'Blades of Blood' Is Almost Really Good

Two swordsmen are caught up in a violent political turmoil that threatens to destroy 16th century Korea.

Blades of Blood

Director: Lee Joon-ik
Cast: Hwang Jung-min, Cha Seung-won, Han Ji-hye, Baek Sung-hyun
Distributor: Lionsgate
Rated: R
Release date: 2011-09-20

Blades of Blood, a historical epic from Korean director Lee Joon-ik (The King and the Clown, is a mixed bag. On one hand it's a sweeping story of political intrigue, personal revenge, and familial honor. On the other, the film is jumbled, overly busy, and never fully delivers on the potential it holds.

Blades of Blood begins in 1591, on the eve of the Japanese invasion of Korea. Even though their borders are about to be breached, the majority of the governmental officials are caught up in lame power struggles and ineffectual bureaucracy that is little more than endless bickering and tedious maneuvering. Mired in violence, this is an era when dissent doesn’t only bring punishment down on you, but also your children, your friends, and your corpse.

Lee Mong-hak (Cha Seung-won) sets out to raise a rebel army, a so-called Grand Alliance, in order to not only bring peace to his homeland, but also protect his nation from foreign incursion. The Alliance is action oriented, in direct opposition to the constantly squabbling political parties of the day, though you are never quite sure if Lee acts out of true patriotism or a greedy lust for power. He’s an idealist turned bitter by what he sees, but is his end goal what it seems on the surface, or something hidden and secret?

Legendary blind swordsman, Hwang Jeong-hak (Hwang Jung-min), stands in Lee’s way. The two were once allies, brothers in arms, but Hwang is out to track down and kill Lee for his increasingly brutal and unjust tactics. Hwang has a tag-a-long, Han Gyuen-ja (Baek Sung-hyun), the hot-tempered bastard son of a nobleman Lee murders. They have a sort of Mr. Miyagi/Daniel-san kind of relationship going on. Hwang mocks and abuses Han, making him carry their load and run errands for him, but also, on the sly, teaches him how to fight with a sword.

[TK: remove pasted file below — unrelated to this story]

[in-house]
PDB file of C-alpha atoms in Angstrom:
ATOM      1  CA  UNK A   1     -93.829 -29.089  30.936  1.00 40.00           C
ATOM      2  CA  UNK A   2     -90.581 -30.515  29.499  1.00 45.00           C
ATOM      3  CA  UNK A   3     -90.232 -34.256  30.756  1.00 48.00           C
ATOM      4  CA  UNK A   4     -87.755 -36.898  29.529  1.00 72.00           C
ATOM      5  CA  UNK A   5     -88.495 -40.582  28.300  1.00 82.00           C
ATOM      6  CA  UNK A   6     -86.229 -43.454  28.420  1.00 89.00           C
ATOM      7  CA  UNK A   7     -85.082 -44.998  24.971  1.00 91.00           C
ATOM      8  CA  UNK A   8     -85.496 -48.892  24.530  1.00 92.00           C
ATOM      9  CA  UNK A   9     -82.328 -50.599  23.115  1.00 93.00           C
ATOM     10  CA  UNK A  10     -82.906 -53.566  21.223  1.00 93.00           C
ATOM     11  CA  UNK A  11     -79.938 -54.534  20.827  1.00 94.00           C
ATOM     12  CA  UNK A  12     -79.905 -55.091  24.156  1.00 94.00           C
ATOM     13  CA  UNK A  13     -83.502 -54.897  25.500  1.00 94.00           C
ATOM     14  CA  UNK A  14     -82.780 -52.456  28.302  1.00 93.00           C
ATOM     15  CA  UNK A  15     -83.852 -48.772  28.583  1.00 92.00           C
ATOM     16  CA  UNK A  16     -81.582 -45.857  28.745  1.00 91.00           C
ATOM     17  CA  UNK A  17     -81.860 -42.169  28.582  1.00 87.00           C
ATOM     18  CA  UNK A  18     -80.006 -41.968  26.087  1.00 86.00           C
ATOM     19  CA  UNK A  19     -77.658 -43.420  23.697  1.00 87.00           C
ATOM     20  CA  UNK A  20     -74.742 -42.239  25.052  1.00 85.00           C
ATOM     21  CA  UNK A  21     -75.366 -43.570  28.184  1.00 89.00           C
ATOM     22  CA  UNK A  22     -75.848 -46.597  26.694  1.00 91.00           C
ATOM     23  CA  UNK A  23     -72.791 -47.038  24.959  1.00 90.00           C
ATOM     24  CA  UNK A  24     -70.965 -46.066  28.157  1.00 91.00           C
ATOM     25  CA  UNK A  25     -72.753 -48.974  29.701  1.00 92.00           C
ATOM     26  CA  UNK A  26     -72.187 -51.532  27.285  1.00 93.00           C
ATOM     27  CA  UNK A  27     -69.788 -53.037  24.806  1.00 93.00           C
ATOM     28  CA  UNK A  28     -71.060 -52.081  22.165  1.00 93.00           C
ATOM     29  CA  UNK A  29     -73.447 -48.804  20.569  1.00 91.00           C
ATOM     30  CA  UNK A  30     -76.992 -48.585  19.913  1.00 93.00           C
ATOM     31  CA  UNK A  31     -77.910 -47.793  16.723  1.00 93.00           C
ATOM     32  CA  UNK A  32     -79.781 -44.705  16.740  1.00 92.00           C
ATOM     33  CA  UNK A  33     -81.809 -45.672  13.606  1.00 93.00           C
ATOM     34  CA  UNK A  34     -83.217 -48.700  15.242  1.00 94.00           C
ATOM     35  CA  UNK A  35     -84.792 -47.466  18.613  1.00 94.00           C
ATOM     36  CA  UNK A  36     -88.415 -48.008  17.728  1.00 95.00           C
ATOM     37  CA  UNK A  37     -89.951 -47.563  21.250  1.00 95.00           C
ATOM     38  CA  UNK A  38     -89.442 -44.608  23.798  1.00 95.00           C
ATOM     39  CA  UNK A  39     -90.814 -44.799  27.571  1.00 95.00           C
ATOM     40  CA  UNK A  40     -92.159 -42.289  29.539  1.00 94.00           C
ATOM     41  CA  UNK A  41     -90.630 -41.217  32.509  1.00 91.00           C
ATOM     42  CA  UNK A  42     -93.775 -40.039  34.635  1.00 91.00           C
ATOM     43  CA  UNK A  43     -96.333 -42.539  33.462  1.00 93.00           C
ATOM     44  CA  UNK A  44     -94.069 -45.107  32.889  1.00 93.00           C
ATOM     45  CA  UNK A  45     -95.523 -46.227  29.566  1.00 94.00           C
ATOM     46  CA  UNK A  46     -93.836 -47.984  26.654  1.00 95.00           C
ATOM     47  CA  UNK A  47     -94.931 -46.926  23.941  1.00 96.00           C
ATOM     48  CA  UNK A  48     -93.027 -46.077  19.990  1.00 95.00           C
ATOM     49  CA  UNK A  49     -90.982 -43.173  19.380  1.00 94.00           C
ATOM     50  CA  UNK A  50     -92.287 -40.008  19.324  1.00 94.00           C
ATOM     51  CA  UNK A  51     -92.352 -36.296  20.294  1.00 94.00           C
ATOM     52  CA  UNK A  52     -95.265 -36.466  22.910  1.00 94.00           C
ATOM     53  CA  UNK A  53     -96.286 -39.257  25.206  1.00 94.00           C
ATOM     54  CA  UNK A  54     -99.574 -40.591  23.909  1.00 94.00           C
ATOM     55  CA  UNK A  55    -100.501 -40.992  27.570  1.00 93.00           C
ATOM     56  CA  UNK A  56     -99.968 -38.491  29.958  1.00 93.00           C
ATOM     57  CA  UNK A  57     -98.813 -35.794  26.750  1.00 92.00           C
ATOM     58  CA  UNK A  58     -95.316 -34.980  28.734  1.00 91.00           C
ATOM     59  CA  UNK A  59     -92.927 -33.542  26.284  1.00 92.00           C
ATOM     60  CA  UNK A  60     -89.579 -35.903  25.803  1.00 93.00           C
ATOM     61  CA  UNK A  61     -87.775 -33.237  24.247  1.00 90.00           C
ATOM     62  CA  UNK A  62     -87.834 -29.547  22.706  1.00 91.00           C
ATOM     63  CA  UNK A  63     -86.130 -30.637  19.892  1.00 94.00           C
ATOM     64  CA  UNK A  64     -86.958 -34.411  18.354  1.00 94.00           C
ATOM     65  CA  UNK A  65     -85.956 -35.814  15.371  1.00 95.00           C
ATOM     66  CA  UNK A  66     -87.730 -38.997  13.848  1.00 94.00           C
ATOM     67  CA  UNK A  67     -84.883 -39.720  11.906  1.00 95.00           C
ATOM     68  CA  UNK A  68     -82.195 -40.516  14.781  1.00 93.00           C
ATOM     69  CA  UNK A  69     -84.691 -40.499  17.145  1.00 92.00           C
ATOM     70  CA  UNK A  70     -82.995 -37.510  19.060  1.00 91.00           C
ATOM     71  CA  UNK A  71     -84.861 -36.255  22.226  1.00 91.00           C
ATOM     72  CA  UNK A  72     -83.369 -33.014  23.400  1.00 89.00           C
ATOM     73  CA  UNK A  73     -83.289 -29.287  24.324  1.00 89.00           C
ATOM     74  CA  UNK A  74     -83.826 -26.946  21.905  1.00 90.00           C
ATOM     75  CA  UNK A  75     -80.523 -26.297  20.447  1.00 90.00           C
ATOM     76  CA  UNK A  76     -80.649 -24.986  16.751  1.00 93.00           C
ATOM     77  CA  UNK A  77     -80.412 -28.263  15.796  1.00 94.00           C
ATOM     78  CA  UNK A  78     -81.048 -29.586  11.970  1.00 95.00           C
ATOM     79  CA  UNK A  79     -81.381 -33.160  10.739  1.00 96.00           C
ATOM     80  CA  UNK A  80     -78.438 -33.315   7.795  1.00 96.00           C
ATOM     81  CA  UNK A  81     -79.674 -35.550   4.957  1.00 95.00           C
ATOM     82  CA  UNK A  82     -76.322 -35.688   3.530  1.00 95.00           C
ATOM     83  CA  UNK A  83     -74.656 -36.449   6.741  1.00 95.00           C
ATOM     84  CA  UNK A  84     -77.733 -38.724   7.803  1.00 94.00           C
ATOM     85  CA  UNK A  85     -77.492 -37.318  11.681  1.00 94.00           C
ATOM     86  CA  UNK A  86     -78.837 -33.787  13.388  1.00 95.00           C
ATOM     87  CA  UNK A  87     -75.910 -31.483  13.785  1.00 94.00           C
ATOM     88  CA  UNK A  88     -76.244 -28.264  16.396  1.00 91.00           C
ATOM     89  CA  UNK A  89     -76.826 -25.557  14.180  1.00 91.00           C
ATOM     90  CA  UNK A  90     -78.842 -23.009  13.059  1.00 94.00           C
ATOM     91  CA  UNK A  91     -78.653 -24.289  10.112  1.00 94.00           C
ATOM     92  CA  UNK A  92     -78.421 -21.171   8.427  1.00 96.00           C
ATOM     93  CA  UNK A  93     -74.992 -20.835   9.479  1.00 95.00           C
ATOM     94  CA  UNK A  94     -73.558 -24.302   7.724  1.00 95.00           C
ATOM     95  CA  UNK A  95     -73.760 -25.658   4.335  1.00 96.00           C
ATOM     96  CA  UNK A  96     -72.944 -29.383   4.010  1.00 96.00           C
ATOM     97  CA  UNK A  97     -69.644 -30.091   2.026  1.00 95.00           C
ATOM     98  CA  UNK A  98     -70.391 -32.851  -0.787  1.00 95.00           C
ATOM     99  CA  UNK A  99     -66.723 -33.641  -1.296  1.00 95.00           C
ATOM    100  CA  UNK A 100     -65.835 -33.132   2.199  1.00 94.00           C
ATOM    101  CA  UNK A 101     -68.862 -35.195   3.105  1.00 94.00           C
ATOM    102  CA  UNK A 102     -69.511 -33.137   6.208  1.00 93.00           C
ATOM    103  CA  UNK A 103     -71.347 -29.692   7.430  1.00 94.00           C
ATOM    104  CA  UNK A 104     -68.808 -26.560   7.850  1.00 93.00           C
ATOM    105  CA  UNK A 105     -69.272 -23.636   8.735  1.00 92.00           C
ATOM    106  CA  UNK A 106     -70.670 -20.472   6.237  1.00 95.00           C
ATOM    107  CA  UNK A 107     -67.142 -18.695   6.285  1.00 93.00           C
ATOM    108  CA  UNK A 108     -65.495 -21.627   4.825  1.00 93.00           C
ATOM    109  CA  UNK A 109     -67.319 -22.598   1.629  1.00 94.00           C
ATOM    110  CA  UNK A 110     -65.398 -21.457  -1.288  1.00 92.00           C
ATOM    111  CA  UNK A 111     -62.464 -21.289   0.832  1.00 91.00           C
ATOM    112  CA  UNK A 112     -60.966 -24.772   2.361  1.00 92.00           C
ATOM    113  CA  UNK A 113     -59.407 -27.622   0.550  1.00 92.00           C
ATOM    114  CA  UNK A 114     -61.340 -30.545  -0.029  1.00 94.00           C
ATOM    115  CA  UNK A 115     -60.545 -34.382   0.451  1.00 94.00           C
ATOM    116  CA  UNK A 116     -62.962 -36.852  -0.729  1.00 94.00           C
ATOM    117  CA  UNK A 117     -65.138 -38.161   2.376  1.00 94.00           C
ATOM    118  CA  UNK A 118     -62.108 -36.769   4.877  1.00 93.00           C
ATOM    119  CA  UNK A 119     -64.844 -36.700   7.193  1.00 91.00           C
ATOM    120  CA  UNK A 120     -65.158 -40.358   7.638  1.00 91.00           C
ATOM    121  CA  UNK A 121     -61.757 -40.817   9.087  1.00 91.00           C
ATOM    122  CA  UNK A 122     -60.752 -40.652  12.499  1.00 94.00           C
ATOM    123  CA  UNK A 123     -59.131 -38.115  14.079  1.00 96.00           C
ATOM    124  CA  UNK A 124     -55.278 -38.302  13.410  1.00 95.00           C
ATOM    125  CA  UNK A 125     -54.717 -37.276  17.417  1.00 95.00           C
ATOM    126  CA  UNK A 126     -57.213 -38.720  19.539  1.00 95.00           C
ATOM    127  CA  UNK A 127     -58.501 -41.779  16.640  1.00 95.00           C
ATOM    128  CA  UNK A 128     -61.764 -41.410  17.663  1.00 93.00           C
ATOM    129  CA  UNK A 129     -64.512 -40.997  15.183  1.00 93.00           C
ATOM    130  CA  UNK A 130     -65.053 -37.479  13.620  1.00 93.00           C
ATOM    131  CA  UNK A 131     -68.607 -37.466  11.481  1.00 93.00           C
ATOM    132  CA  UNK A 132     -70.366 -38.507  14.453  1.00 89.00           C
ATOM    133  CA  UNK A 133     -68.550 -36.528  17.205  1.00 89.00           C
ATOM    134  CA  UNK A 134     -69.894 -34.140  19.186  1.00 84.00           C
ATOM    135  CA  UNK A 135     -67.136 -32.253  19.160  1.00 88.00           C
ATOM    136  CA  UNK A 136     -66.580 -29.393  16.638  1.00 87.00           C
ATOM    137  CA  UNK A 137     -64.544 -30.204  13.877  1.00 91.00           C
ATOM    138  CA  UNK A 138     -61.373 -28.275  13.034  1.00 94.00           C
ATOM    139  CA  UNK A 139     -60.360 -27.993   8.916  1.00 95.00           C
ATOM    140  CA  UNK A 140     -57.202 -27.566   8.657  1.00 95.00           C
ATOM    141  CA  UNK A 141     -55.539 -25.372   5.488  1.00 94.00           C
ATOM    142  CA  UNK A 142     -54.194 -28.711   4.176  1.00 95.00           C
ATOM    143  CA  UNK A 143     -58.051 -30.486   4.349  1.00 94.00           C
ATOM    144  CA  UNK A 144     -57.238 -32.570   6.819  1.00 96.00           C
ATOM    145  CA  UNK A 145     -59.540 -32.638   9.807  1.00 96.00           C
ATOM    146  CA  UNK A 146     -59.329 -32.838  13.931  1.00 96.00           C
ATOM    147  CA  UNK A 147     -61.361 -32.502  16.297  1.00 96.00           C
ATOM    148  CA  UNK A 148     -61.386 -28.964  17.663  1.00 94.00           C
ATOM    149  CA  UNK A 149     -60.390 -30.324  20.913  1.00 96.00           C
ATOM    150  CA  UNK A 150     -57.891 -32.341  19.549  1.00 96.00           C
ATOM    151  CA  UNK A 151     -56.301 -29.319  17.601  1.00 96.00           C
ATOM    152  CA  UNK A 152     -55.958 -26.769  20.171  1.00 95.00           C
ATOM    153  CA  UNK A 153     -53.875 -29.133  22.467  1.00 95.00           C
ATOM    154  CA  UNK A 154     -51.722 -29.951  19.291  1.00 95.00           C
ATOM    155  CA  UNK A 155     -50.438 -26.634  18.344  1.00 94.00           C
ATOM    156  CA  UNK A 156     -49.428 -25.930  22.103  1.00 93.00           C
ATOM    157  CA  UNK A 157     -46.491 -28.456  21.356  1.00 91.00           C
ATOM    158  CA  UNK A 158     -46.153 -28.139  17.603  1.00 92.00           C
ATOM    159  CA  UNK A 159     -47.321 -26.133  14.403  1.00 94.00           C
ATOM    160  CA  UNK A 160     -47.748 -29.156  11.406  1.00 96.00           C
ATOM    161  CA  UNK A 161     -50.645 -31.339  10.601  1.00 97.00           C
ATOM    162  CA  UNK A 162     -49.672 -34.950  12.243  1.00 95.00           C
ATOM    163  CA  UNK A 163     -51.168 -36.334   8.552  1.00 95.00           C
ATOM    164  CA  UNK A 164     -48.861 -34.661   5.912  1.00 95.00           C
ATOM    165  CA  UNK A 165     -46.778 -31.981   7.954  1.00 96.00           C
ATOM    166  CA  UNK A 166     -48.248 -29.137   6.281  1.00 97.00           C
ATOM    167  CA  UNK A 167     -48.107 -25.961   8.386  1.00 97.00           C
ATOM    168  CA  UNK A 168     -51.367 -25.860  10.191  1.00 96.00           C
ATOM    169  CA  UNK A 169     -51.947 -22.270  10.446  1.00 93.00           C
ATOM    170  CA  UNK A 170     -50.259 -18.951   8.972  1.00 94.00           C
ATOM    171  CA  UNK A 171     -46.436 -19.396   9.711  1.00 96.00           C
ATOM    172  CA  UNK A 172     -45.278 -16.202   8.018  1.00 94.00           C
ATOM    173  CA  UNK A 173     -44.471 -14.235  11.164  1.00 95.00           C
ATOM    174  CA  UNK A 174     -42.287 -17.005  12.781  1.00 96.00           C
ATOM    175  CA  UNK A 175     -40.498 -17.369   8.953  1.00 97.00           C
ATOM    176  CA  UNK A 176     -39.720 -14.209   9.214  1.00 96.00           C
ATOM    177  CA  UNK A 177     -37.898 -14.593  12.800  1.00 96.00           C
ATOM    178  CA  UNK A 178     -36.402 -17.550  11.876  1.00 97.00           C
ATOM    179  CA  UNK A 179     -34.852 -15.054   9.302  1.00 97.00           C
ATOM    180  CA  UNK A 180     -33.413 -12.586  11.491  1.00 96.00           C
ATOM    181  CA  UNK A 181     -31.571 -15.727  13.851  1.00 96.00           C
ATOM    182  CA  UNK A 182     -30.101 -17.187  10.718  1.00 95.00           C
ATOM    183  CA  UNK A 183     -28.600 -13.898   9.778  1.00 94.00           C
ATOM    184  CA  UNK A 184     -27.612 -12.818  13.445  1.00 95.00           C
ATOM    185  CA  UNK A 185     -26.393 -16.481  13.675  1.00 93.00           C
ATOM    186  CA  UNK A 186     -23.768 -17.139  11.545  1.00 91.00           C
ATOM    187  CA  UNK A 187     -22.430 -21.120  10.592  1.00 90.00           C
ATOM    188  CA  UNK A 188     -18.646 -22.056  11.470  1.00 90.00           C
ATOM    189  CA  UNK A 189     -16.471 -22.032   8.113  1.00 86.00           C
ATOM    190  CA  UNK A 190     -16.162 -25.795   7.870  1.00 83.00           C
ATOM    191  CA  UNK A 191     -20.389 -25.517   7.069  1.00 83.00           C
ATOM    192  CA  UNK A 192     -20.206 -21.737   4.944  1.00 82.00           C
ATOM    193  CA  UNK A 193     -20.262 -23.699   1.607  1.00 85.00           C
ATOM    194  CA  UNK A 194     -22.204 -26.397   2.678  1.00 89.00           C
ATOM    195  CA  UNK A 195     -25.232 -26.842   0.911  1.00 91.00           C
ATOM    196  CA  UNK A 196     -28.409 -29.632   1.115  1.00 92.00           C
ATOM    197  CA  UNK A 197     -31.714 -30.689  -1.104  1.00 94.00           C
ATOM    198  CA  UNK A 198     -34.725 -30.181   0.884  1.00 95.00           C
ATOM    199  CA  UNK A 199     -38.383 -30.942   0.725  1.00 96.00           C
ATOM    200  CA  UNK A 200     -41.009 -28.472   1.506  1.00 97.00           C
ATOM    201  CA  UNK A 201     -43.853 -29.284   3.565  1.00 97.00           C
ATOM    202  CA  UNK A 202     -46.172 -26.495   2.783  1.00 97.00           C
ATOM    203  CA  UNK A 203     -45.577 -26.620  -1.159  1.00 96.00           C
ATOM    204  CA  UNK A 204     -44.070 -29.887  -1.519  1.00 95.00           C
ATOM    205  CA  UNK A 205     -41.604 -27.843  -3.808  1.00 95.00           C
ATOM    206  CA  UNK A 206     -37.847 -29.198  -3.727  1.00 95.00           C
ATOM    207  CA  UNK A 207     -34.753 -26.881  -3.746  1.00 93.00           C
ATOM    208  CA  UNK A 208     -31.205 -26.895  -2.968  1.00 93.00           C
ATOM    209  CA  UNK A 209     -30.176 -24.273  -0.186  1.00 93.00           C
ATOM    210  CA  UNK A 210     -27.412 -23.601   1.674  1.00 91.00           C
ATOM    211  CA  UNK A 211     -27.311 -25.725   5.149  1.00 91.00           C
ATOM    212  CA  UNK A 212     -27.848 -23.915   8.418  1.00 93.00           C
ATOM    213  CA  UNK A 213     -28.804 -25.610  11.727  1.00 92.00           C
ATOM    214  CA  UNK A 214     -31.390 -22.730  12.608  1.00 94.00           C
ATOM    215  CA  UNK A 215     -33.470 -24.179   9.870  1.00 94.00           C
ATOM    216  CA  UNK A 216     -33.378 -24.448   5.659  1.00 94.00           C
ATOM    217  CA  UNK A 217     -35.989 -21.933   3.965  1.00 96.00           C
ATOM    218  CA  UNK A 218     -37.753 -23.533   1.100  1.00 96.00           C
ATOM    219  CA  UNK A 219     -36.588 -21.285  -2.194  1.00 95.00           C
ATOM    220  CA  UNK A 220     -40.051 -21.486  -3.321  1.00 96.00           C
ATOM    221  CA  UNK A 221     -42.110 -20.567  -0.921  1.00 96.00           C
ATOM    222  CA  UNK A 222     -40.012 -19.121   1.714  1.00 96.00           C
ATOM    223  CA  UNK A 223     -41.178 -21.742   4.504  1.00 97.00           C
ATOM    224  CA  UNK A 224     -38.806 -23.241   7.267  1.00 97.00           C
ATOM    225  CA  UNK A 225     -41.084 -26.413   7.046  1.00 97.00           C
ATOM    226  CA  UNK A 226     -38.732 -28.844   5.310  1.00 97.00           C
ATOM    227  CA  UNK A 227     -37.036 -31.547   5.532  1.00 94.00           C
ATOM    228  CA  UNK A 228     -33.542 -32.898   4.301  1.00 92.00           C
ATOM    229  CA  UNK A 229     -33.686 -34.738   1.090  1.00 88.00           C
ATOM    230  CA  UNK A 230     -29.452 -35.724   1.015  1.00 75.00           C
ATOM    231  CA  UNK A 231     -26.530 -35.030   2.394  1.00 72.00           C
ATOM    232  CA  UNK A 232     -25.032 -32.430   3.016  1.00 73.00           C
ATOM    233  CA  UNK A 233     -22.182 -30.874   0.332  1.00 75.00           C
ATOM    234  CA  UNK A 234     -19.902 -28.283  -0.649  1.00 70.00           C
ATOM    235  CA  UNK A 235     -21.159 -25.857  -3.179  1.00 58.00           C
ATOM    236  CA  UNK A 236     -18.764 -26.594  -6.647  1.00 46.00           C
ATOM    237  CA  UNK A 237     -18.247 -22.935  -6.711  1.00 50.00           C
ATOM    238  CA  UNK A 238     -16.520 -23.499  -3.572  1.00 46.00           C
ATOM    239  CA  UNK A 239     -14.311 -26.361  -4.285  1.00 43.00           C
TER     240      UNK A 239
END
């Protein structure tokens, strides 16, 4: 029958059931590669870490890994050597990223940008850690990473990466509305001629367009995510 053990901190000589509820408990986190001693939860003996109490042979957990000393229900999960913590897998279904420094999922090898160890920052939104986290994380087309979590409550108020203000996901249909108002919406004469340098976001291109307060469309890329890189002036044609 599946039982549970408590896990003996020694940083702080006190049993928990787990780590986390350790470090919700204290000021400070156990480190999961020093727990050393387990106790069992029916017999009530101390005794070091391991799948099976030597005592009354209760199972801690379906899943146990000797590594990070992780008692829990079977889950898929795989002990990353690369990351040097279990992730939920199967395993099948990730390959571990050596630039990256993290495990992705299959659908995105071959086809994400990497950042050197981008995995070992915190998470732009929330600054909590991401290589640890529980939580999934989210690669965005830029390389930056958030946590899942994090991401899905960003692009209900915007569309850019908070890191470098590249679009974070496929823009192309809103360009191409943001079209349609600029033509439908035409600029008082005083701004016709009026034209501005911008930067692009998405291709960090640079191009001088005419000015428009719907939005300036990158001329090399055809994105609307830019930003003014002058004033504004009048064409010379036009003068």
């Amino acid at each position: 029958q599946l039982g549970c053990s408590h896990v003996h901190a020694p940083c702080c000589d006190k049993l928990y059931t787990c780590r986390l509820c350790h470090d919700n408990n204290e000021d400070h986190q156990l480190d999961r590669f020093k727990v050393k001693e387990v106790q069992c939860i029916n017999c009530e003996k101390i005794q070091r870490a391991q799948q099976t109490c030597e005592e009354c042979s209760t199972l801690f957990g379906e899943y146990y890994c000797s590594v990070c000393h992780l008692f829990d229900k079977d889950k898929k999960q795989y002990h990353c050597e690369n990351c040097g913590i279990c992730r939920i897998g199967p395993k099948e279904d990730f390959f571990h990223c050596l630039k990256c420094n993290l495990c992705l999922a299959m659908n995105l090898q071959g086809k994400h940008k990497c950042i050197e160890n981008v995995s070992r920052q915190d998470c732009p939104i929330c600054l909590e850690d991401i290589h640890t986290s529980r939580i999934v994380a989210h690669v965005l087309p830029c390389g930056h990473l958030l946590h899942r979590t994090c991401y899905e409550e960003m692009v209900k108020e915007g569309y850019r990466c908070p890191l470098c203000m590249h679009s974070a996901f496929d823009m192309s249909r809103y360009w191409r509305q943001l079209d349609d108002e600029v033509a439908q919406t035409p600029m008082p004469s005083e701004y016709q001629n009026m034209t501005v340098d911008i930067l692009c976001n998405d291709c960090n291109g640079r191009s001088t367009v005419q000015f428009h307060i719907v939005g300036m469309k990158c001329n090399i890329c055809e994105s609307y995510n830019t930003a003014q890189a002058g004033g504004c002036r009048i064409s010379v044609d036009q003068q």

The plot plays out with a pseudo-western flair, which sometimes works, but sometimes doesn’t. Hwang’s blind master is a character you’ve seen before—a clownish hobo who doesn’t look like much, and whom no one takes seriously, until it's time for him to bust out his secret badass skills in battle and blow everyone away. Despite a thirst for bloody vengeance, his character is too light and fluffy and comical. The balance is all out of sorts. He trades acupuncture for sex with prostitutes, and banters back and forth with everyone he encounters, and occasionally cripples a bounty hunter or two.

The pace of Blades of Blood tries to be deliberate and dramatic, but often winds up being slow and boring. There's too much repetition. Hwang and Han go here and there looking for Lee. Lee goes to this place and that, trying to drum up support and doing away with those who stand against him. You get why it's there, but the point is beaten into the ground over and over again. For a movie with so much going on—an invasion, a rebellion, a love story, multiple tales of revenge, political strife, and more—it meanders all over the place and never gets to a point. A prime example is the weird love-triangle thing between Han, Lee, and Baek-ji (Han Ji-hye), a concubine. It's never developed, never goes anywhere, and comes across as nothing more than an excuse to have a pretty face onscreen for a while.

One thing that can save drab, dreary film, is action. After all, you expect a certain something out of a movie called Blades of Blood, right? But while there are ample action scenes, sequences of exquisite swordplay, and battles galore, even these fail to live up to their promise to a degree. They start strong and get going, but, like the movie as a whole, they never deliver. Every time the film turns away from a fight, you feel like it's over far too soon and that you’re missing a great deal of the scene.

Comparing Blades of Blood to other recent historical epics, like Hero or House of Flying Daggers—which maybe an unfair evaluation—one word comes to mind: scope. The action feels constrained, reigned in. Granted the production didn’t have the resources of some genre kin, but the moments where the film needs to be truly grand in scale never materialize. As a result the movie is truncated, like it comes right up to the precipice of greatness, but is never epic enough in magnitude to fit the necessities of the story.

Blades of Blood is very pretty, and does function a meticulous executed period piece. Costumes and sets are, down to the last detail, spot on, and even with Hwang’s occasional bouts of buffoonery, the acting is strong across the board. These are flawed characters carrying heavy loads. Unfortunately the pace bogs down, and the story ends up and muddy, directionless jumble.

The DVD package is pretty unremarkable. I was hoping for a glimpse into the historical period of the film, the costume design, or even the staging of the fights, but there isn’t much to hang your hat on. In reality the seven-minute “making of” feature is only a collection of behind the scenes footage from the set, and offers little insight. The four cast interviews are brief, each hovers around a minute-and-a-half, but are worth checking out. The most interesting is Hwang talking about how he prepared to play a blind man.


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